Fair Pricing Law Prompts Most California Hospitals to Adopt Policies to Protect Uninsured Patients From High Charges

This article summarizes California’s Hospital Fair Pricing Act, which was passed in 2006 with the intent of protecting low-income uninsured patients from having to pay hospitals’ full billed charges.

Millions of uninsured Americans rely on hospital emergency departments (EDs) for medical care. Throughout the United States, uninsured patients treated in or admitted to the hospital through the ED receive hospital bills based on what hospitals call “billed charges.” These charges are much higher than those paid by insured patients.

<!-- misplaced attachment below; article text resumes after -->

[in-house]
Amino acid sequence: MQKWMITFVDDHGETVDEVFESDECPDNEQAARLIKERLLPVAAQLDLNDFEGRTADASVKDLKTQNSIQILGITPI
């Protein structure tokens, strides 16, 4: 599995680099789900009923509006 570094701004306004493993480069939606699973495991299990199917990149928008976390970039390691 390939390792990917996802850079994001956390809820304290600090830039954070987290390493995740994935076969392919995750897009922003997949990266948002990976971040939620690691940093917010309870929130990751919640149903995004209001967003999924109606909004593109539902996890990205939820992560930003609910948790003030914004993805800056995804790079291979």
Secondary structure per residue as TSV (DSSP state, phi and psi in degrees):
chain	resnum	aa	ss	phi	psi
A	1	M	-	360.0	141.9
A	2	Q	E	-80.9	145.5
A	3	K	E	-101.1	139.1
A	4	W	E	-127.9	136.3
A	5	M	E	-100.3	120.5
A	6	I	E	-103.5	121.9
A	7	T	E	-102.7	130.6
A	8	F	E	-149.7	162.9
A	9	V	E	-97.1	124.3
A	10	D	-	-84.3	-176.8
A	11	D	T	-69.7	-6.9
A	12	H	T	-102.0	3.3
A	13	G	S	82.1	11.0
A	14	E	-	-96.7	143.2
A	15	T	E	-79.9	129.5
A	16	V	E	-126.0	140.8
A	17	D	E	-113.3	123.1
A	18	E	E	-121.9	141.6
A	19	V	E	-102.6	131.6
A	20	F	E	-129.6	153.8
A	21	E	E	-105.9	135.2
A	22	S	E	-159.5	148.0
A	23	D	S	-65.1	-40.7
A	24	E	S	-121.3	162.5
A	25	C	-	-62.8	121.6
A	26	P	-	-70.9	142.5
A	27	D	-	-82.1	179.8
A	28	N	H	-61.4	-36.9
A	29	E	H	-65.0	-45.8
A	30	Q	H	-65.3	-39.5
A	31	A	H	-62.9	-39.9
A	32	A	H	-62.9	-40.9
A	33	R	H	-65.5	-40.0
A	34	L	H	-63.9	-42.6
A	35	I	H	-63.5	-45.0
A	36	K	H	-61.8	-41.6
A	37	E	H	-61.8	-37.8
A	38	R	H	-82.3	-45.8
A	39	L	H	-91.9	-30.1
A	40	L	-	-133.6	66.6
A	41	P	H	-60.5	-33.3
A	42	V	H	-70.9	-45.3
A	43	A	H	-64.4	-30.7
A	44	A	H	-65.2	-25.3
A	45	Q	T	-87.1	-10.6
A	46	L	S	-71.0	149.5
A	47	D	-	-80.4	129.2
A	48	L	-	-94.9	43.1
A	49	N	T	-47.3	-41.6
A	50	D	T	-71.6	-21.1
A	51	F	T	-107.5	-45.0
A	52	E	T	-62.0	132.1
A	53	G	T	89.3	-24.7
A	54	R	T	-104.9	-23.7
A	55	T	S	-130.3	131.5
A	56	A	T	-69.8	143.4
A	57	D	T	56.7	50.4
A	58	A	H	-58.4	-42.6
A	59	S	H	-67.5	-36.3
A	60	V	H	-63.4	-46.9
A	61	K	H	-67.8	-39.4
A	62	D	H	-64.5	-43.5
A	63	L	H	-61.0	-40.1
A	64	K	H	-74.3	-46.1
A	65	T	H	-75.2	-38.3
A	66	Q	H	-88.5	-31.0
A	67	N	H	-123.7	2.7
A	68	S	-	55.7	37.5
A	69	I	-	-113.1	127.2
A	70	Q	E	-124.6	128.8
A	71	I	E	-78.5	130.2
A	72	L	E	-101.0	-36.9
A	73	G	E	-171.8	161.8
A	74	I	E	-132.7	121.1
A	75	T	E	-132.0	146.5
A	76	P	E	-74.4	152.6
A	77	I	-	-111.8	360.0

In 2006 California approved “fair pricing” legislation to protect uninsured patients from having to pay full billed charges. These researchers found that by 2011 most California hospitals had responded to the law by adopting financial assistance policies to make care more affordable for the state’s 6.8 million uninsured people. Ninety-seven percent of California hospitals reported that they offered free care to uninsured patients with incomes at or below 100 percent of the federal poverty level. California’s approach offers a promising policy option to other states seeking to protect the uninsured from receiving bills based on full billed charges.